On the structure of the central government’s spending, Ye noted that it’s critical for the authority to scale back administrative costs and improve the government’s efficiency.

Officials from central government departments used 9.34 billion yuan of public money for receptions, overseas tours and vehicle use, which are considered key areas of corruption, said Xie.

Although the so-called “three public expenditures” were lower than the 9.47 billion yuan spent in 2010, Ye regarded the decline as being far from enough.

China’s top auditor Liu Jiayi also delivered the 2011 audit report during the session.

Liu said the Ministry of Railways illegally shortened the application period for companies bidding on infrastructure construction projects on the Beijing-Shanghai high-speed railway from at least five days to 13 hours.

He also revealed that 20.8 million yuan allocated for the reconstruction projects following a 2010 landslide in Zhouqu, Gansu Province was found to have been channeled into individual bank accounts during the settlements.

Xinhua contributed to this story.


Filed under: Chinese Model, Domestic Growth, Economics, global times, Government & Policy, Infrastructure, National Medium- and Long- term Talent Development Plan, Politics, Social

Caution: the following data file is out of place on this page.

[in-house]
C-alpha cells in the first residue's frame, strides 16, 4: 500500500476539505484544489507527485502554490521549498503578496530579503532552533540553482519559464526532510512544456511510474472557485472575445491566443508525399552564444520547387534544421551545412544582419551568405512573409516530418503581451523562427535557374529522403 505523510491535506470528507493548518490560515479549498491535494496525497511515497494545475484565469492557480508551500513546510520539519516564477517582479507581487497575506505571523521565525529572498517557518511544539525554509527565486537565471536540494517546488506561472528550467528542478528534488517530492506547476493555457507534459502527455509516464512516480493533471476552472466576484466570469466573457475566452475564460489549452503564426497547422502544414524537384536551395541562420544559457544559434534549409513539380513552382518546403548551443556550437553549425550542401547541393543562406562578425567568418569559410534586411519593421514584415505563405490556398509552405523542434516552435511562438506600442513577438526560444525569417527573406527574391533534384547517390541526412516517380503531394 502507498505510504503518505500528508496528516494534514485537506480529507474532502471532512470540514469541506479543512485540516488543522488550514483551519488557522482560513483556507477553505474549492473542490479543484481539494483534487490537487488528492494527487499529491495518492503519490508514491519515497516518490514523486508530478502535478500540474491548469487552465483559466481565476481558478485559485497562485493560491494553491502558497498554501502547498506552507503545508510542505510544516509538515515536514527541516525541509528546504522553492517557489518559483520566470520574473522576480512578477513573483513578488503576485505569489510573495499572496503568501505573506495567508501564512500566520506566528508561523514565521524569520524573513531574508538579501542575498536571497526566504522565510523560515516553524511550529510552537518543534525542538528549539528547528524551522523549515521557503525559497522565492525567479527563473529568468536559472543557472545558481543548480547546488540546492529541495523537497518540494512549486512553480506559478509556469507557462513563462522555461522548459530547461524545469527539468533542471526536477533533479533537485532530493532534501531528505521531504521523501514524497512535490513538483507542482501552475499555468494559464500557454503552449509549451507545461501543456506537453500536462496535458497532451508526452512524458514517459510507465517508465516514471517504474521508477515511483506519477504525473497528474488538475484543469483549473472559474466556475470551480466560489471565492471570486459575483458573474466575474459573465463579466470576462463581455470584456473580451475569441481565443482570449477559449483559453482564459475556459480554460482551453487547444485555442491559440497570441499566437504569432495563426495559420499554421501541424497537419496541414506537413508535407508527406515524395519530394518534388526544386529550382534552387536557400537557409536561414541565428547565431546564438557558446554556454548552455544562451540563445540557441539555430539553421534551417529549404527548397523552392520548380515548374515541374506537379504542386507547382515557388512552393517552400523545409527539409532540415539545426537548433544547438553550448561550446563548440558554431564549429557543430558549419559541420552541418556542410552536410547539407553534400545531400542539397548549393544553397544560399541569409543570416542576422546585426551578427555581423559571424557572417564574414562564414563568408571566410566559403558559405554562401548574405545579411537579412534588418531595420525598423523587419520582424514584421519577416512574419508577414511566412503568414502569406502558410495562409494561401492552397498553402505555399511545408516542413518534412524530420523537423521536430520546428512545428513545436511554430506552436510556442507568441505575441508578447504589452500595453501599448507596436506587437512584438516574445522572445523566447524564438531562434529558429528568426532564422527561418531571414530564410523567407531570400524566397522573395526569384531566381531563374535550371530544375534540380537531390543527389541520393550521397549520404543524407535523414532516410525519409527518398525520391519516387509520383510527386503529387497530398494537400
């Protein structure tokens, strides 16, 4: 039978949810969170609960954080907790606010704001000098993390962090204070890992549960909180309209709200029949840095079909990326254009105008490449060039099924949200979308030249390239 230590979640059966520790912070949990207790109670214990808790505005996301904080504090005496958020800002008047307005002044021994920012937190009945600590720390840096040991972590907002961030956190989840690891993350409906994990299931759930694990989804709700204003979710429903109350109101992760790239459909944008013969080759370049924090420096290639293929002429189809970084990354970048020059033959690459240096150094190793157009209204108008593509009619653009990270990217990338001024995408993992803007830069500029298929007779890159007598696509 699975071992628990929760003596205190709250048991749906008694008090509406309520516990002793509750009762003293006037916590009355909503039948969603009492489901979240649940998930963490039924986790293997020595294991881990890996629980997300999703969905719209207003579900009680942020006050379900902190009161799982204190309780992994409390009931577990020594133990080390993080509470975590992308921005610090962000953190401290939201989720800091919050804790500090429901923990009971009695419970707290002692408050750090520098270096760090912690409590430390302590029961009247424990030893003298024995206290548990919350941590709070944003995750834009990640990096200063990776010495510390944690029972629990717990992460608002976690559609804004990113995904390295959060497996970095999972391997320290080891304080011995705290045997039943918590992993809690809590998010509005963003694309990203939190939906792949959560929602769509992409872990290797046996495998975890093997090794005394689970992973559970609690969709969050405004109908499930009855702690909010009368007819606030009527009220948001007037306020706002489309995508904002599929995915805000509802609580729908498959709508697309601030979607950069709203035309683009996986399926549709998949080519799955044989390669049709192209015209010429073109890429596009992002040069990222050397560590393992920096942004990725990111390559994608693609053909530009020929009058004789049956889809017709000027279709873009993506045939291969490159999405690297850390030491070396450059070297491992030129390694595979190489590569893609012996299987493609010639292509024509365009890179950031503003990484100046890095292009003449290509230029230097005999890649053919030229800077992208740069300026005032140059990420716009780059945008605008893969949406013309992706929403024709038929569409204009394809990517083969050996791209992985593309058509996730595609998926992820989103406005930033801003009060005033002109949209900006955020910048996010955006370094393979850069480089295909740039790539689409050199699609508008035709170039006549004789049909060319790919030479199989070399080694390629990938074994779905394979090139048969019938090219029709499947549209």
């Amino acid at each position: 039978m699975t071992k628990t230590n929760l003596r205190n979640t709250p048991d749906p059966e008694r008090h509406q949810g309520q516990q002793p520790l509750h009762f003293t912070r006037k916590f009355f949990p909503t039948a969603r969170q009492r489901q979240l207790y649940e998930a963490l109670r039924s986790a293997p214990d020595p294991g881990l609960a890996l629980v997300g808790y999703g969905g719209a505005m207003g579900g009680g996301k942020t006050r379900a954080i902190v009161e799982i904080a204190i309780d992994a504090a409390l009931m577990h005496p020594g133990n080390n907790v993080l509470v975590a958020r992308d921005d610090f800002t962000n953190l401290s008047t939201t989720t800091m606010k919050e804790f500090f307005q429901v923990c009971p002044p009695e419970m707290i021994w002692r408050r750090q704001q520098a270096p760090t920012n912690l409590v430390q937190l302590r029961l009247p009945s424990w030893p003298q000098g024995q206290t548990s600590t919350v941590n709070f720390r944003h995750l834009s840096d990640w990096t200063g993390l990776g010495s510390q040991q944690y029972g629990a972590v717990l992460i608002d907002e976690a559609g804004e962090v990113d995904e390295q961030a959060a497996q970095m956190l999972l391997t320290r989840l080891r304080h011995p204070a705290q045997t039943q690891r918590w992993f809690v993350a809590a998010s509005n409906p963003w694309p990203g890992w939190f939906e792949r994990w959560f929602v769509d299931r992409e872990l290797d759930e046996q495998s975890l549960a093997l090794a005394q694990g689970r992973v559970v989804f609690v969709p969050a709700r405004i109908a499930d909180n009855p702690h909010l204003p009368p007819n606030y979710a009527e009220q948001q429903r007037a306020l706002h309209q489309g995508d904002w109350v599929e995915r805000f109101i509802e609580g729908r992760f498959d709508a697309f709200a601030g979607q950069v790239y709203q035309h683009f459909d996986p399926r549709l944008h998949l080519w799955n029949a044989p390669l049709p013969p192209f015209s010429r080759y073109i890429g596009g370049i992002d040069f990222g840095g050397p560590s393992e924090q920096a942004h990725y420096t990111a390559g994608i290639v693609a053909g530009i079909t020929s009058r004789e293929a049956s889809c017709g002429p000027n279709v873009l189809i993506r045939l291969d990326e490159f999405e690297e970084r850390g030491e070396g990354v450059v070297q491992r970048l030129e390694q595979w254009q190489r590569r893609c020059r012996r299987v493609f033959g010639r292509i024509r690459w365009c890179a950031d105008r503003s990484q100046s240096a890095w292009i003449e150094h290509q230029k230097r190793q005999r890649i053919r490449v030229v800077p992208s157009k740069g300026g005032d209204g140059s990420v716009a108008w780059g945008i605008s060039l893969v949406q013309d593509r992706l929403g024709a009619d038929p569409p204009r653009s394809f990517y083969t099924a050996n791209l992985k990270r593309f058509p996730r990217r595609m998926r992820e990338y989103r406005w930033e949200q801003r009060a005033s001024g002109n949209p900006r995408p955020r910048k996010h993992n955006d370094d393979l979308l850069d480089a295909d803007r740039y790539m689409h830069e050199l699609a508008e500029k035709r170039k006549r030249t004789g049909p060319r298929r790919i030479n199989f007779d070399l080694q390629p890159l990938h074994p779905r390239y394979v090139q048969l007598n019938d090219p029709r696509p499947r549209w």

Leave a Reply

Fill in your details below or click an icon to log in:

WordPress.com Logo

You are commenting using your WordPress.com account. Log Out /  Change )

Google+ photo

You are commenting using your Google+ account. Log Out /  Change )

Twitter picture

You are commenting using your Twitter account. Log Out /  Change )

Facebook photo

You are commenting using your Facebook account. Log Out /  Change )


Connecting to %s

Enter your email address to subscribe to this blog and receive notifications of new posts by email.

Join 2,575 other followers

East/West headlines of Rising China

East/West headlines of Rising China

About Wandering China

Click to find out more about this project

Support //WC

Support Wandering China now - buy a Tee Shirt!

Be a champ - Support Wandering China - buy a Tee Shirt!

The East Wind Wave

China in images and infographics, by Wandering China

China in images and Infographics, by Wandering China

Wandering China: Facing west

Please click to access video

Travels in China's northwest and southwest

Wandering Taiwan

Wandering Taiwan: reflections of my travels in the democratic Republic of China

Wandering China, Resounding Deng Slideshow

Click here to view the Wandering China, Resounding Deng Slideshow

Slideshow reflection on Deng Xiaoping's UN General Assembly speech in 1974. Based on photos of my travels in China 2011.

East Asia Geographic Timelapse

Click here to view the East Asia Geographic Timelapse

A collaboration with my brother: Comparing East Asia's rural and urban landscapes through time-lapse photography.

Wandering Planets

Creative Commons License
Wandering China by Bob Tan is licensed under a Creative Commons Attribution-NonCommercial-ShareAlike 3.0 Unported License.
Based on a work at Wanderingchina.org. Thank you for visiting //
web stats

Flag Counter

free counters
Online Marketing
Add blog to our directory.
%d bloggers like this: